Aside from the negative effects of COVID-19, other concerns have recently emerged. On the one hand, the European plan for a green transition, the Green Deal, is expected to bring long-term socio-economic improvements (for instance, through the creation of jobs or the reduction of negative externalities such as health problems connected to pollution). However, decarbonisation policies will also have redistributive consequences, and some particularly vulnerable layers of society risk being further exposed to energy poverty in default of mitigation measures.

Governments should pay significant attention to this issue as recent events have proven that rising energy prices can cause civil unrest. The case of the Yellow Vests in France is exemplary in this regard. Citizens took to the streets after the announcement of an increase in the price of diesel and a fuel tax hike announced by the government to protect the environment and combat climate change.[13]

Also in Bulgaria, in 2018, people protested for higher fuel prices and taxes on more polluting cars, accusing the government of negligence towards its citizens.[14] While these episodes do not mean that decarbonisation and fossil fuel subsidy phase-outs should not be pursued, they demonstrate that a careful exercise of weighing in different interests must be undertaken.

An important debate relates to who will bear the cost of future energy system adaptation, which will likely be socialised, at least in part. Investments necessary for the energy transition will be paid back thanks to higher taxes and tariffs. In the last two decades, governments across Europe have financed green technologies through increased consumer tariffs.[15]

In Italy, the percentage of the total energy bill used to finance renewables was around 8 per cent in 2009, while it grew to 25 per cent in 2019.[16] In Germany, the introduction of a feed-in tariff to promote renewable energy has resulted in higher energy costs. The surcharge used to pay for the feed-in tariff has increased from below 1 cent per kWh in 2007 to almost 7 cents per kWh in 2017. Households were significantly more exposed than businesses to the increase in energy bills associated with the Energiewende with poorer households being particularly exposed.[17]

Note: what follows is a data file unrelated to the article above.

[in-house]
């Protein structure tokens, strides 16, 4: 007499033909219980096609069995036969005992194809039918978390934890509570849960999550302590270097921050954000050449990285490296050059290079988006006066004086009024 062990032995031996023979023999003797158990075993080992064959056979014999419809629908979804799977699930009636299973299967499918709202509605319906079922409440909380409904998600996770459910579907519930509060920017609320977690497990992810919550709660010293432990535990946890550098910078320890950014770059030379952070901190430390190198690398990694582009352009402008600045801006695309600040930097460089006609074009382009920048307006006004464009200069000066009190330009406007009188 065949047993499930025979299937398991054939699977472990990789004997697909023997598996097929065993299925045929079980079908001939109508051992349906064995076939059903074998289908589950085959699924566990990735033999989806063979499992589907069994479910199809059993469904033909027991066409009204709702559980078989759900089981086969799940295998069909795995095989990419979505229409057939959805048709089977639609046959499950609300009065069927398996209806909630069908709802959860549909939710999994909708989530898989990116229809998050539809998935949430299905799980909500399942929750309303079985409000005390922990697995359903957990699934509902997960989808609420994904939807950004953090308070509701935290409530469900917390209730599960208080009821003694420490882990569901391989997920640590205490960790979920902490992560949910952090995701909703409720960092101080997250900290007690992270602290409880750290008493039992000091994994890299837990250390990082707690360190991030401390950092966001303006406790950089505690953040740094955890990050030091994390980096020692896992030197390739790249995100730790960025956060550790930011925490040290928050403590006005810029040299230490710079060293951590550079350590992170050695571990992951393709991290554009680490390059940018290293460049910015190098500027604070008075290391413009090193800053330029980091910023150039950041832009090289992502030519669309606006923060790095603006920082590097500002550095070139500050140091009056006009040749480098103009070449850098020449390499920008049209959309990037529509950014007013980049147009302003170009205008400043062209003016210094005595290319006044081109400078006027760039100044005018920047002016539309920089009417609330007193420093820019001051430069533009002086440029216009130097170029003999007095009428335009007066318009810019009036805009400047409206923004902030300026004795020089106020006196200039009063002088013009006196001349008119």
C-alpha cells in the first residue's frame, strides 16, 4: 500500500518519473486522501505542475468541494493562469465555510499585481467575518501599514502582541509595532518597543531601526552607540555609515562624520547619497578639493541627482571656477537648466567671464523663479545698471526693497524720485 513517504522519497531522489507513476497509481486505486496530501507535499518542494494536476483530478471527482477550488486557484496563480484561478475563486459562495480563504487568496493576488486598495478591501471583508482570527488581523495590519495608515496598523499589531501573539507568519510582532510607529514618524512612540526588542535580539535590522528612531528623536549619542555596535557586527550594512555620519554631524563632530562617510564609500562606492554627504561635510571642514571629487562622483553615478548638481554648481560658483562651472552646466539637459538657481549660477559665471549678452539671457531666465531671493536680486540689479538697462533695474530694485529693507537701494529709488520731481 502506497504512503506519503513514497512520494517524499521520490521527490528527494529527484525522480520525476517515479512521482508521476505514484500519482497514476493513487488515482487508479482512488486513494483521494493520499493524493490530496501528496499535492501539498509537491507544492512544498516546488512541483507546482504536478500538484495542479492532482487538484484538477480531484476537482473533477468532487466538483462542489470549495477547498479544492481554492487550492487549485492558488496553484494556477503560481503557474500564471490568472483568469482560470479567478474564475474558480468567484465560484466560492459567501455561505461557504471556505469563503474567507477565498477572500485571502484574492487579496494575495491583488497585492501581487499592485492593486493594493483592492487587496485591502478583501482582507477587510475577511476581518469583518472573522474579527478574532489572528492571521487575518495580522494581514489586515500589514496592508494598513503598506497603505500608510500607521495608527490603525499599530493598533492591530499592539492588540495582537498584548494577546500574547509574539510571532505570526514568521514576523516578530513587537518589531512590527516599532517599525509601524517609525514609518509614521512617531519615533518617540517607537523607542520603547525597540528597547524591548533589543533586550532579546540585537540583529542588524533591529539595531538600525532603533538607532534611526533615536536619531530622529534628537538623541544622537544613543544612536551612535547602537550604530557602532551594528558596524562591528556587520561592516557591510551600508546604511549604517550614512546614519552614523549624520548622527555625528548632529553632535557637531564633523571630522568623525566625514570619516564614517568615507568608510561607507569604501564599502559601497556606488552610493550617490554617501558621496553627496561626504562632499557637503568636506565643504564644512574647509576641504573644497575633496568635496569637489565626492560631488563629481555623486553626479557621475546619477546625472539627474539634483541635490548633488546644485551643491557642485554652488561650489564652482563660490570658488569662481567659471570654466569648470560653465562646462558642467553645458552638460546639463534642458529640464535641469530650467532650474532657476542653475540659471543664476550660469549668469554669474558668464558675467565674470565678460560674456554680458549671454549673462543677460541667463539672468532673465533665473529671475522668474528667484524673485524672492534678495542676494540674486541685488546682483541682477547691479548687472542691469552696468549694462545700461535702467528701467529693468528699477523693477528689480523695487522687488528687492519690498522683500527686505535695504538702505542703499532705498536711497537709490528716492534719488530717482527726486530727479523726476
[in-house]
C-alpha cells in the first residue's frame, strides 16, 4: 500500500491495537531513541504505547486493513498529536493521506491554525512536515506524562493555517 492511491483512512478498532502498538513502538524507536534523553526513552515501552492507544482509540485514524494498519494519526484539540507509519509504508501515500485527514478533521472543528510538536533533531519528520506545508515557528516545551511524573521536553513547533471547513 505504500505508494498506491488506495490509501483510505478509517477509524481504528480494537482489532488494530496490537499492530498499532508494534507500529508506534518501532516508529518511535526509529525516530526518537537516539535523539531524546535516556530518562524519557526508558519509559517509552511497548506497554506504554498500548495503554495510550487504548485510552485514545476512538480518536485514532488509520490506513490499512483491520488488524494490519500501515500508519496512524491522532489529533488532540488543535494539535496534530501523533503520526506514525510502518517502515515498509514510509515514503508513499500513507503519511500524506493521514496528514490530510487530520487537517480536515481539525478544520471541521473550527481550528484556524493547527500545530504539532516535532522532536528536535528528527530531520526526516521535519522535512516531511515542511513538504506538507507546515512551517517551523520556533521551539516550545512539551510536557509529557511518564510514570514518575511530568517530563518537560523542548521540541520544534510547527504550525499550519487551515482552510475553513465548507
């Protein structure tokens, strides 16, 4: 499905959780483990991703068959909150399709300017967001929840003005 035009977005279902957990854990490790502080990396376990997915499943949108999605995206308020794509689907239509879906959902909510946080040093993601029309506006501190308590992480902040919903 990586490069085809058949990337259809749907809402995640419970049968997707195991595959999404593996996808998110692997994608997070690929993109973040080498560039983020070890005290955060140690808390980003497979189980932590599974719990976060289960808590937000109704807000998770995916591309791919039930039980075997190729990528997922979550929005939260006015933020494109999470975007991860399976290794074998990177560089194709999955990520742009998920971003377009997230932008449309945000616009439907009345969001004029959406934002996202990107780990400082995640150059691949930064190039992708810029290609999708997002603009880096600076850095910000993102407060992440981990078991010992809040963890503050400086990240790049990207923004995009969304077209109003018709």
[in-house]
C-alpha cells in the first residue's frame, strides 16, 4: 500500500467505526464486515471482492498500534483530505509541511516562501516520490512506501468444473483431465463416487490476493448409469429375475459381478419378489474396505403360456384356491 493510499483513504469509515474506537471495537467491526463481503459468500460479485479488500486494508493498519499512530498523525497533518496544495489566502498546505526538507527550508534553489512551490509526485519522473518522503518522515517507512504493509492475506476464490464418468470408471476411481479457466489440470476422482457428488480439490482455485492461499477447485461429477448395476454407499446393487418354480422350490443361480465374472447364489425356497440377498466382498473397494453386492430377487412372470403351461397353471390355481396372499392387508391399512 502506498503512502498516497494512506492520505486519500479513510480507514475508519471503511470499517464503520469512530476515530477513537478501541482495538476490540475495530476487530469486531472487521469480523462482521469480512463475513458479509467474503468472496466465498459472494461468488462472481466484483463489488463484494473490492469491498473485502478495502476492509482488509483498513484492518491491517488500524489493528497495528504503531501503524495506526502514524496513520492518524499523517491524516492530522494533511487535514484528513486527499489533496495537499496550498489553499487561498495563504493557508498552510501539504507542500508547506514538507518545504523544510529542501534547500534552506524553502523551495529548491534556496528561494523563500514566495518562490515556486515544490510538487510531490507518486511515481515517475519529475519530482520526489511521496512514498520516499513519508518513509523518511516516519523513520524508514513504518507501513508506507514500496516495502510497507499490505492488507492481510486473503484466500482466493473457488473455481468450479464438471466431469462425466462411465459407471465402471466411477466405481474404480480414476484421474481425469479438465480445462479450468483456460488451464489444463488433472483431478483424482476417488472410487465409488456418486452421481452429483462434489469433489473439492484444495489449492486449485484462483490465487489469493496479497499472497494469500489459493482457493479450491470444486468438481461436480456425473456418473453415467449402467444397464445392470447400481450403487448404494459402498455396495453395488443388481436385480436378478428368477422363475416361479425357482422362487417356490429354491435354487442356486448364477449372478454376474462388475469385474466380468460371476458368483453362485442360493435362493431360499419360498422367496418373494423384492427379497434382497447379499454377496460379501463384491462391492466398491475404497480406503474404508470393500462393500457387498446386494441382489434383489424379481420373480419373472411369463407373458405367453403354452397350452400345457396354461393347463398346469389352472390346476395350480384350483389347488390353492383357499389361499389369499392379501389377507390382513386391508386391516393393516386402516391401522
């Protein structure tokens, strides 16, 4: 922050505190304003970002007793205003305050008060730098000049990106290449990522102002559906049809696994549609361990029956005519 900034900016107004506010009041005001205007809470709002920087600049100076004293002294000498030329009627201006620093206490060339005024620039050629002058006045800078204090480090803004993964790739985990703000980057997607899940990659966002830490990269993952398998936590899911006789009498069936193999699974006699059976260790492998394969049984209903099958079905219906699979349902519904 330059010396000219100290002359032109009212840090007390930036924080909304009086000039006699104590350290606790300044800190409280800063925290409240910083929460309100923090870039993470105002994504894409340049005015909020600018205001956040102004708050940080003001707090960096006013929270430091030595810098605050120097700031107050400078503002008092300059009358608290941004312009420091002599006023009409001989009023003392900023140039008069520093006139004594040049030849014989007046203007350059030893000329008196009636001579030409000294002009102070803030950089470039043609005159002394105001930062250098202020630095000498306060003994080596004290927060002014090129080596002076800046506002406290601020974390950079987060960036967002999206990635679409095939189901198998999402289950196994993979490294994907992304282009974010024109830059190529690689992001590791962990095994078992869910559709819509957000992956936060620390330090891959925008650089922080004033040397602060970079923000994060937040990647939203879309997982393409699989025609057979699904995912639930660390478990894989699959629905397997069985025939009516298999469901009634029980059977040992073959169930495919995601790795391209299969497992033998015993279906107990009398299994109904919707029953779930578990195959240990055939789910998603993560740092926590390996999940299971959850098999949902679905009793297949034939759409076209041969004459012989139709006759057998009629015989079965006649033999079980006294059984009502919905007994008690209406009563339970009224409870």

Concerning EU legislation, the 2019 Clean energy for all Europeans package is the main set of policies addressing energy poverty.[18] Still, under the Green Deal a new initiative called “A Renovation Wave for Europe” has been launched. This aims at supporting the fight against energy poverty by improving housing conditions and energy efficiency which is expected to bring about a decrease in energy bills alongside lower emissions of CO2.

Focusing on the building sector is more than reasonable for the green transition. This is one of the largest energy-consuming sectors in Europe and produces more than one-third of the EU’s total emissions.[19] Around 75 per cent of buildings in the EU are energy inefficient according to current buildings standards and the rate of renovation to improve energy efficiency is still very low, with only 1 per cent of buildings being renovated every year.[20] Clearly, this sector has to be placed at the centre of the transition.

The Renovation Wave has been positively welcomed around Europe, but some criticisms have also emerged regarding the EU’s ability to tackle energy poverty through this initiative. For instance, the strategy has been criticised for not providing any ring-fenced mechanism to specifically target energy poverty.[21]

Looking to the future, over the coming months, the Commission is expected to launch an Affordable Housing Initiative, a pilot renovation project of 100 lighthouse districts which will strengthen technical capacity and provide examples for replication.[22]

Funding for the next EU actions on energy poverty, specifically within the Renovation Wave strategy, is expected to come from the 2021–2027 Multiannual Financial Framework and the 750-billion-euro Next Generation EU. The Just Transition Fund should also be employed to tackle energy poverty.